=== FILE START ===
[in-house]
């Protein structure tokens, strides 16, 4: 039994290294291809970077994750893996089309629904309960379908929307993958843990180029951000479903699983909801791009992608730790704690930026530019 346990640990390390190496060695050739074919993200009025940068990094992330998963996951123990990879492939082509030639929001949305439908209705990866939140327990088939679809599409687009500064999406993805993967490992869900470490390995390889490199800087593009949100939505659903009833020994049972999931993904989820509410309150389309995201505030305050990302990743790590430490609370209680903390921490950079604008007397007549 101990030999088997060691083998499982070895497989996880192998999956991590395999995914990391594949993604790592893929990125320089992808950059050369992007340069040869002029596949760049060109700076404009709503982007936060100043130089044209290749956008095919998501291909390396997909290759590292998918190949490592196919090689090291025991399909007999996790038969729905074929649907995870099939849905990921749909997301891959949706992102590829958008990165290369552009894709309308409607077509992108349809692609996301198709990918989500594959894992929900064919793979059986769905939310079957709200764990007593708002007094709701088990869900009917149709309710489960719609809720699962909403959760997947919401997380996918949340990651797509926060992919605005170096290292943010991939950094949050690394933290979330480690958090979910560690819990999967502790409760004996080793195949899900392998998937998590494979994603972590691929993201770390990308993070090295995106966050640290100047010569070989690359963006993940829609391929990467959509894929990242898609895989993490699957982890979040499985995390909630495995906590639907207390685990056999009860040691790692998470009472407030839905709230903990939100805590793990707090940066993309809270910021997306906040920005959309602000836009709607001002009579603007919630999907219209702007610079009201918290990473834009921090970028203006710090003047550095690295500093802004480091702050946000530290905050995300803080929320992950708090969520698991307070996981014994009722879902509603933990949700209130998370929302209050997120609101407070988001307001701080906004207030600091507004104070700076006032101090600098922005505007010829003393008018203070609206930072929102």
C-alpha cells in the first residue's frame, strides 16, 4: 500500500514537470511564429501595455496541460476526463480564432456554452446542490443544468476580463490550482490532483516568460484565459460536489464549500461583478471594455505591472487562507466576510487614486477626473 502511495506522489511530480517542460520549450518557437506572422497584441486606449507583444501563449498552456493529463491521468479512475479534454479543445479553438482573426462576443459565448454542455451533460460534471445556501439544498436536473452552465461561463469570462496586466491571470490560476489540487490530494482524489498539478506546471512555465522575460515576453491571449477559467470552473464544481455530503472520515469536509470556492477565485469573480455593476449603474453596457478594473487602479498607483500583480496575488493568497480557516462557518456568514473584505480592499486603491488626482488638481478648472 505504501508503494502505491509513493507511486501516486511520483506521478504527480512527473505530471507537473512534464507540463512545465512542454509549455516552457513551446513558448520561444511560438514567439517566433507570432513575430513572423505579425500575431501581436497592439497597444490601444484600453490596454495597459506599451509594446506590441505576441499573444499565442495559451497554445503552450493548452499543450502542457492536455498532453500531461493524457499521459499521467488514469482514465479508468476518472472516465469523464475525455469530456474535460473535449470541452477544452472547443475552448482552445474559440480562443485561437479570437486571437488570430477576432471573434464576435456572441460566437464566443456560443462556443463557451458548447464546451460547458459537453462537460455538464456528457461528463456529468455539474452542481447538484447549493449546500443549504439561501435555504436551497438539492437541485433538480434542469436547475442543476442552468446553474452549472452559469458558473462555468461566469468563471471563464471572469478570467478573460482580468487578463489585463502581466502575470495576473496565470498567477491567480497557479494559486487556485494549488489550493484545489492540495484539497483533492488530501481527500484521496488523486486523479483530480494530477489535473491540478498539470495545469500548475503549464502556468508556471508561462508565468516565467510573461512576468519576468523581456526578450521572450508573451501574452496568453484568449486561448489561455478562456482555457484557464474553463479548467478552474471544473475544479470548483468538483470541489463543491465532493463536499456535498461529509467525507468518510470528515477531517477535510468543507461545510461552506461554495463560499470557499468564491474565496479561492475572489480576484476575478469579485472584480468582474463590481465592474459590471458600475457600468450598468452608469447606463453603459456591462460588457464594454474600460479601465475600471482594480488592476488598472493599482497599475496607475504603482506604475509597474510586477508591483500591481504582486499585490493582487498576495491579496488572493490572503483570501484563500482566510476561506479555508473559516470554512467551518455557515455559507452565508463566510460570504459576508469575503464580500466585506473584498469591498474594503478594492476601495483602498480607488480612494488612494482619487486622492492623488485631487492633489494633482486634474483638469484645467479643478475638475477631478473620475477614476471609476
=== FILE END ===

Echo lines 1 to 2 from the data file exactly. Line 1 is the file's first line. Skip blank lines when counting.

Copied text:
[in-house]
């Protein structure tokens, strides 16, 4: 039994290294291809970077994750893996089309629904309960379908929307993958843990180029951000479903699983909801791009992608730790704690930026530019 346990640990390390190496060695050739074919993200009025940068990094992330998963996951123990990879492939082509030639929001949305439908209705990866939140327990088939679809599409687009500064999406993805993967490992869900470490390995390889490199800087593009949100939505659903009833020994049972999931993904989820509410309150389309995201505030305050990302990743790590430490609370209680903390921490950079604008007397007549 101990030999088997060691083998499982070895497989996880192998999956991590395999995914990391594949993604790592893929990125320089992808950059050369992007340069040869002029596949760049060109700076404009709503982007936060100043130089044209290749956008095919998501291909390396997909290759590292998918190949490592196919090689090291025991399909007999996790038969729905074929649907995870099939849905990921749909997301891959949706992102590829958008990165290369552009894709309308409607077509992108349809692609996301198709990918989500594959894992929900064919793979059986769905939310079957709200764990007593708002007094709701088990869900009917149709309710489960719609809720699962909403959760997947919401997380996918949340990651797509926060992919605005170096290292943010991939950094949050690394933290979330480690958090979910560690819990999967502790409760004996080793195949899900392998998937998590494979994603972590691929993201770390990308993070090295995106966050640290100047010569070989690359963006993940829609391929990467959509894929990242898609895989993490699957982890979040499985995390909630495995906590639907207390685990056999009860040691790692998470009472407030839905709230903990939100805590793990707090940066993309809270910021997306906040920005959309602000836009709607001002009579603007919630999907219209702007610079009201918290990473834009921090970028203006710090003047550095690295500093802004480091702050946000530290905050995300803080929320992950708090969520698991307070996981014994009722879902509603933990949700209130998370929302209050997120609101407070988001307001701080906004207030600091507004104070700076006032101090600098922005505007010829003393008018203070609206930072929102």